For one, they need to understand the critical role that the separation of church and state has played in preserving not only our democracy, but the robustness of our religious practice. That during our founding, it was not the atheists or the civil libertarians who were the most effective champions of this separation; it was the persecuted religious minorities, Baptists like John Leland, who were most concerned that any state-sponsored religion might hinder their ability to practice their faith.

    Moreover, given the increasing diversity of America’s population, the dangers of sectarianism have never been greater. Whatever we once were, we are no longer just a Christian nation; we are also a Jewish nation, a Muslim nation, a Buddhist nation, a Hindu nation, and a nation of nonbelievers.

    And even if we did have only Christians within our borders, who’s Christianity would we teach in the schools? James Dobson’s, or Al Sharpton’s? Which passages of Scripture should guide our public policy? Should we go with Levitacus, which suggests slavery is ok and that eating shellfish is abomination? How about Deuteronomy, which suggests stoning your child if he strays from the faith? Or should we just stick to the Sermon on the Mount – a passage so radical that it’s doubtful that our Defense Department would survive its application?

    This brings me to my second point. Democracy demands that the religiously motivated translate their concerns into universal, rather than religion-specific, values. It requires that their proposals be subject to argument, and amenable to reason. I may be opposed to abortion for religious reasons, but if I seek to pass a law banning the practice, I cannot simply point to the teachings of my church or evoke God’s will. I have to explain why abortion violates some principle that is accessible to people of all faiths, including those with no faith at all.

    This may be difficult for those who believe in the inerrancy of the Bible, as many evangelicals do. But in a pluralistic democracy, we have no choice. Politics depends on our ability to persuade each other of common aims based on a common reality. It involves the compromise, the art of the possible. At some fundamental level, religion does not allow for compromise. It insists on the impossible. If God has spoken, then followers are expected to live up to God’s edicts, regardless of the consequences. To base one’s life on such uncompromising commitments may be sublime; to base our policy making on such commitments would be a dangerous thing.

    We all know the story of Abraham and Isaac. Abraham is ordered by God to offer up his only son, and without argument, he takes Isaac to the mountaintop, binds him to an altar, and raises his knife, prepared to act as God has commanded.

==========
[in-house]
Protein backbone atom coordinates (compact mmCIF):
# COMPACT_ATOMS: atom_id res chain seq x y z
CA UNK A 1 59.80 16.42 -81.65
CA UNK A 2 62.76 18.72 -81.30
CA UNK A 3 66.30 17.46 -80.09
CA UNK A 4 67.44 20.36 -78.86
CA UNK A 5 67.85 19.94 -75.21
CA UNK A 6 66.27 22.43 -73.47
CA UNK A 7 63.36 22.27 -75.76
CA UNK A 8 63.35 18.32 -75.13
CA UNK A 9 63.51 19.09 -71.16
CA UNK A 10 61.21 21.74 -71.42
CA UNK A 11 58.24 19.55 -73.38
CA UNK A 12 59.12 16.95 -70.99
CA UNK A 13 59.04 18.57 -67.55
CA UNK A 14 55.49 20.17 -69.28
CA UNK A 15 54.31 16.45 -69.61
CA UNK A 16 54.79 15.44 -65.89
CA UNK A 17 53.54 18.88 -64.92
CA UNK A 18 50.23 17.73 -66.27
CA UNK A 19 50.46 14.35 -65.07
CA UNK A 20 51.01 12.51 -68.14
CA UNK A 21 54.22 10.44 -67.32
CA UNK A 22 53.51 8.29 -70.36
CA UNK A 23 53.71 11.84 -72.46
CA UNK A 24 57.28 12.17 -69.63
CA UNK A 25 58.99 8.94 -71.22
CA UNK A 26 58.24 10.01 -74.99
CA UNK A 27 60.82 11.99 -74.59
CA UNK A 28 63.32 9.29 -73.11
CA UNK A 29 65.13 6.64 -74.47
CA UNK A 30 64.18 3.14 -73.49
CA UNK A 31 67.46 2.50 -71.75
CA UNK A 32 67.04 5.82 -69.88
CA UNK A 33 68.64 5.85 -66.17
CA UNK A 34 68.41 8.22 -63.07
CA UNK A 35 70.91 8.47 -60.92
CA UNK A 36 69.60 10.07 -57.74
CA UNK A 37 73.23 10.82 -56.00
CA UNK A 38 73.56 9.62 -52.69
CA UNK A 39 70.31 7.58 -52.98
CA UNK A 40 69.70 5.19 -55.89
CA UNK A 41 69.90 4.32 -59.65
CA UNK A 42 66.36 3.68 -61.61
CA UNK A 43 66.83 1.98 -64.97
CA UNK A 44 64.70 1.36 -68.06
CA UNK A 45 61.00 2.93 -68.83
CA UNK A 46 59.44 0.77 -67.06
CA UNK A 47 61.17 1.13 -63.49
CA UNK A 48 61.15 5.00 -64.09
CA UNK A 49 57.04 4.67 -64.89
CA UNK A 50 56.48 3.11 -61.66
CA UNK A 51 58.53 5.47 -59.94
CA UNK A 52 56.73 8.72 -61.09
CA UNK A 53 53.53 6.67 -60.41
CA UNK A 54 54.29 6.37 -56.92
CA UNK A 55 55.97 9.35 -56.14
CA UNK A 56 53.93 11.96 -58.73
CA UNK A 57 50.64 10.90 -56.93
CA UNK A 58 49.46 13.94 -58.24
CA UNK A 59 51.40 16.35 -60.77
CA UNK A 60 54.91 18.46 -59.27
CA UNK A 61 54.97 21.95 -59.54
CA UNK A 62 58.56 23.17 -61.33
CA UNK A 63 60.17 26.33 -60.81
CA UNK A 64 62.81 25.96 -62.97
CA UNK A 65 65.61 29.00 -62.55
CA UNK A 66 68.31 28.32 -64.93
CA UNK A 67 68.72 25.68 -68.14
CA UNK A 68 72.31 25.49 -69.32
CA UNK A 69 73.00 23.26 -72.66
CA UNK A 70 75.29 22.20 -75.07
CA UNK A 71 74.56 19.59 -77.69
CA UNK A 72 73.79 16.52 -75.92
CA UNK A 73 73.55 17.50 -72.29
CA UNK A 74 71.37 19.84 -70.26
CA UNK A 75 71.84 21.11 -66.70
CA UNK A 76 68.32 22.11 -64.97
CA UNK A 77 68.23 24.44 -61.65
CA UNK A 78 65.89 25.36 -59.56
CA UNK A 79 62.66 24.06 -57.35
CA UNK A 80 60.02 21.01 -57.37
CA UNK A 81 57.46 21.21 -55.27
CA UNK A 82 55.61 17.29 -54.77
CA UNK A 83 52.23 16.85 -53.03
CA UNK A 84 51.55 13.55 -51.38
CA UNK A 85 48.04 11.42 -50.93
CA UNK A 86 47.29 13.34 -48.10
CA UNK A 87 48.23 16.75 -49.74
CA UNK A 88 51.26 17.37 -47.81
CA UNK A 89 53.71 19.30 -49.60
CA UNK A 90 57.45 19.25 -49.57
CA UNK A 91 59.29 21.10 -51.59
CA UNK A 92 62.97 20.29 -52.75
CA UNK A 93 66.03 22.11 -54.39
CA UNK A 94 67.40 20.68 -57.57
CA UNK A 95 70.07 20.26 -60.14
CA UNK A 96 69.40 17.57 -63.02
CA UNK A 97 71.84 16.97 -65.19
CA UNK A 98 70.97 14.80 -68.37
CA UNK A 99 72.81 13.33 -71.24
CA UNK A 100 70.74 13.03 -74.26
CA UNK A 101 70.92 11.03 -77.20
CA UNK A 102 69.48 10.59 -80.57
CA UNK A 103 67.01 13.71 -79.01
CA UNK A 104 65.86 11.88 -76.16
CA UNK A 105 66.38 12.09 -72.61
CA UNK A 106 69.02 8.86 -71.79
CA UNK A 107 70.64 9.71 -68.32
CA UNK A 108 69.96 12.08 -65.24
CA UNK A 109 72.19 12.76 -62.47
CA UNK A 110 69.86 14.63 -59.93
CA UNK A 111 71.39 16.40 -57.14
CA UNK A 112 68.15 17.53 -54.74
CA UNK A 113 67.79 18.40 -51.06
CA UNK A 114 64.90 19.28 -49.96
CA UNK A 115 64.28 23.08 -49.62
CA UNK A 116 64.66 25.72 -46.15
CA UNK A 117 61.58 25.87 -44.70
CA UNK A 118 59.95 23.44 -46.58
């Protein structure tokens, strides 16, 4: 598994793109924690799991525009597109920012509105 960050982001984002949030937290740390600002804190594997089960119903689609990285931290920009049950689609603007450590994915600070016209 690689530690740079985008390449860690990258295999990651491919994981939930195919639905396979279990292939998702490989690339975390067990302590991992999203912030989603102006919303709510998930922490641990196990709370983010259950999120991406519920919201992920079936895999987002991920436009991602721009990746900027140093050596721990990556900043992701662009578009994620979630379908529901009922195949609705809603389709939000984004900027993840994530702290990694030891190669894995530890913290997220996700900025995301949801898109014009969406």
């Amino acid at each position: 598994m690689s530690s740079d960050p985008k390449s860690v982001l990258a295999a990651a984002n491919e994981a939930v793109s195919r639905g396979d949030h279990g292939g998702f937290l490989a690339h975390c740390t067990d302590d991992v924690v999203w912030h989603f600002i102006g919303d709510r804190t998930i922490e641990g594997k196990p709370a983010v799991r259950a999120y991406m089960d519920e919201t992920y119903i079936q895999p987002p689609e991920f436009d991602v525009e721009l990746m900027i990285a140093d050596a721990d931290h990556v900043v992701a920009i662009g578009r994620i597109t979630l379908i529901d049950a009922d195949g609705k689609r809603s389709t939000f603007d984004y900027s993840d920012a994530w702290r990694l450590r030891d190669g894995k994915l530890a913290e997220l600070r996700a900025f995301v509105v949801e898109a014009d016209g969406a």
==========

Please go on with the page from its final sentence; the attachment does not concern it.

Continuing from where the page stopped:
Of course, in the end God sends down an angel to intercede at the very last minute, and Abraham passes God’s test of devotion.

    But it’s fair to say that if any of us saw a twenty-first century Abraham raising the knife on the roof of his apartment building, we would, at the very least, call the police and expect the Department of Children and Family Services to take Isaac away from Abraham. We would do so because we do not hear what Abraham hears, do not see what Abraham sees, true as those experiences may be. So the best we can do is act in accordance with those things that are possible for all of us to know, be it common laws or basic reason.

    Finally, any reconciliation between faith and democratic pluralism requires some sense of proportion.

    This goes for both sides.

    Even those who claim the Bible’s inerrancy make distinctions between Scriptural edicts, a sense that some passages – the Ten Commandments, say, or a belief in Christ’s divinity – are central to Christian faith, while others are more culturally specific and may be modified to accommodate modern life.

    The American people intuitively understand this, which is why the majority of Catholics practice birth control and some of those opposed to gay marriage nevertheless are opposed to a Constitutional amendment to ban it. Religious leadership need not accept such wisdom in counseling their flocks, but they should recognize this wisdom in their politics.

    But a sense of proportion should also guide those who police the boundaries between church and state. Not every mention of God in public is a breach to the wall of separation – context matters. It is doubtful that children reciting the Pledge of Allegiance feel oppressed or brainwashed as a consequence of muttering the phrase “under God;” I certainly didn’t. Having voluntary student prayer groups using school property to meet should not be a threat, any more than its use by the High School Republicans should threaten Democrats. And one can envision certain faith-based programs – targeting ex-offenders or substance abusers – that offer a uniquely powerful way of solving problems.

    So we all have some work to do here. But I am hopeful that we can bridge the gaps that exist and overcome the prejudices each of us bring to this debate. And I have faith that millions of believing Americans want that to happen. No matter how religious they may or may not be, people are tired of seeing faith used as a tool to attack and belittle and divide – they’re tired of hearing folks deliver more screed than sermon. Because in the end, that’s not how they think about faith in their own lives.


    So let me end with another interaction I had during my campaign. A few days after I won the Democratic nomination in my U.S. Senate race, I received an email from a doctor at the University of Chicago Medical School that said the following:

    “Congratulations on your overwhelming and inspiring primary win. I was happy to vote for you, and I will tell you that I am seriously considering voting for you in the general election. I write to express my concerns that may, in the end, prevent me from supporting you.”